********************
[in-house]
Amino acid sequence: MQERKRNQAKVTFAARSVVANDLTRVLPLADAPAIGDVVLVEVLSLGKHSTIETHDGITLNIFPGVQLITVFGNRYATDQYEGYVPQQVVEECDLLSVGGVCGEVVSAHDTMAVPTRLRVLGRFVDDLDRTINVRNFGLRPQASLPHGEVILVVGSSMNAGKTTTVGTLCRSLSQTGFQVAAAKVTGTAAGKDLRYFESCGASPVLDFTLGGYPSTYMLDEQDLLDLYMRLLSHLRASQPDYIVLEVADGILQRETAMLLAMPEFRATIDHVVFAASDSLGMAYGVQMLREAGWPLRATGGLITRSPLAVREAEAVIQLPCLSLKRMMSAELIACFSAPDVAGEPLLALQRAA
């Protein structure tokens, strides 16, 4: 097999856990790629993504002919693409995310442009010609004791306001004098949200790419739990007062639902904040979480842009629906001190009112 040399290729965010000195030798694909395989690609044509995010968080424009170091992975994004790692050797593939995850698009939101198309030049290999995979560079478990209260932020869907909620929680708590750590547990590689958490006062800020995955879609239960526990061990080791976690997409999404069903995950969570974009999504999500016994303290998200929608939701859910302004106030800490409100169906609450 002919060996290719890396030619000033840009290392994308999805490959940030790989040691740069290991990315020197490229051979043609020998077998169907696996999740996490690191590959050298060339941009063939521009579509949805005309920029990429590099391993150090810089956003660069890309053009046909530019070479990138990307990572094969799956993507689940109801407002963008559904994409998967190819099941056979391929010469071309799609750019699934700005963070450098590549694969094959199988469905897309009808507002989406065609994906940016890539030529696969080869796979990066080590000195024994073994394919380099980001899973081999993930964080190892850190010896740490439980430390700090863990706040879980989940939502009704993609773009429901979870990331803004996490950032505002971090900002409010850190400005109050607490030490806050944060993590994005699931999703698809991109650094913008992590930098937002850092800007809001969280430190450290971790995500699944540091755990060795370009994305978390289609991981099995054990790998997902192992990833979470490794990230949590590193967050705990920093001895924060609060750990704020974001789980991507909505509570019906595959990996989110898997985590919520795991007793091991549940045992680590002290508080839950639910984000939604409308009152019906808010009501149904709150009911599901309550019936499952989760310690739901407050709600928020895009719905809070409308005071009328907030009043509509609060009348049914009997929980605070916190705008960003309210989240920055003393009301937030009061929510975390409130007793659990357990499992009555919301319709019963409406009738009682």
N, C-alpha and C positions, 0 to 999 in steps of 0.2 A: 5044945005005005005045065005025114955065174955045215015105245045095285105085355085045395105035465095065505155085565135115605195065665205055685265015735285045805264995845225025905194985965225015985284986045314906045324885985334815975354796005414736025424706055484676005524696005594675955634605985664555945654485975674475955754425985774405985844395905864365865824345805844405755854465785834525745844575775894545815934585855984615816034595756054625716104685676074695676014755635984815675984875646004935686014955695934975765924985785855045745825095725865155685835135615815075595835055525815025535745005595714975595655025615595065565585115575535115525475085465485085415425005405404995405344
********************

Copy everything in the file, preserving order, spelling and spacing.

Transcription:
[in-house]
Amino acid sequence: MQERKRNQAKVTFAARSVVANDLTRVLPLADAPAIGDVVLVEVLSLGKHSTIETHDGITLNIFPGVQLITVFGNRYATDQYEGYVPQQVVEECDLLSVGGVCGEVVSAHDTMAVPTRLRVLGRFVDDLDRTINVRNFGLRPQASLPHGEVILVVGSSMNAGKTTTVGTLCRSLSQTGFQVAAAKVTGTAAGKDLRYFESCGASPVLDFTLGGYPSTYMLDEQDLLDLYMRLLSHLRASQPDYIVLEVADGILQRETAMLLAMPEFRATIDHVVFAASDSLGMAYGVQMLREAGWPLRATGGLITRSPLAVREAEAVIQLPCLSLKRMMSAELIACFSAPDVAGEPLLALQRAA
């Protein structure tokens, strides 16, 4: 097999856990790629993504002919693409995310442009010609004791306001004098949200790419739990007062639902904040979480842009629906001190009112 040399290729965010000195030798694909395989690609044509995010968080424009170091992975994004790692050797593939995850698009939101198309030049290999995979560079478990209260932020869907909620929680708590750590547990590689958490006062800020995955879609239960526990061990080791976690997409999404069903995950969570974009999504999500016994303290998200929608939701859910302004106030800490409100169906609450 002919060996290719890396030619000033840009290392994308999805490959940030790989040691740069290991990315020197490229051979043609020998077998169907696996999740996490690191590959050298060339941009063939521009579509949805005309920029990429590099391993150090810089956003660069890309053009046909530019070479990138990307990572094969799956993507689940109801407002963008559904994409998967190819099941056979391929010469071309799609750019699934700005963070450098590549694969094959199988469905897309009808507002989406065609994906940016890539030529696969080869796979990066080590000195024994073994394919380099980001899973081999993930964080190892850190010896740490439980430390700090863990706040879980989940939502009704993609773009429901979870990331803004996490950032505002971090900002409010850190400005109050607490030490806050944060993590994005699931999703698809991109650094913008992590930098937002850092800007809001969280430190450290971790995500699944540091755990060795370009994305978390289609991981099995054990790998997902192992990833979470490794990230949590590193967050705990920093001895924060609060750990704020974001789980991507909505509570019906595959990996989110898997985590919520795991007793091991549940045992680590002290508080839950639910984000939604409308009152019906808010009501149904709150009911599901309550019936499952989760310690739901407050709600928020895009719905809070409308005071009328907030009043509509609060009348049914009997929980605070916190705008960003309210989240920055003393009301937030009061929510975390409130007793659990357990499992009555919301319709019963409406009738009682």
N, C-alpha and C positions, 0 to 999 in steps of 0.2 A: 5044945005005005005045065005025114955065174955045215015105245045095285105085355085045395105035465095065505155085565135115605195065665205055685265015735285045805264995845225025905194985965225015985284986045314906045324885985334815975354796005414736025424706055484676005524696005594675955634605985664555945654485975674475955754425985774405985844395905864365865824345805844405755854465785834525745844575775894545815934585855984615816034595756054625716104685676074695676014755635984815675984875646004935686014955695934975765924985785855045745825095725865155685835135615815075595835055525815025535745005595714975595655025615595065565585115575535115525475085465485085415425005405404995405344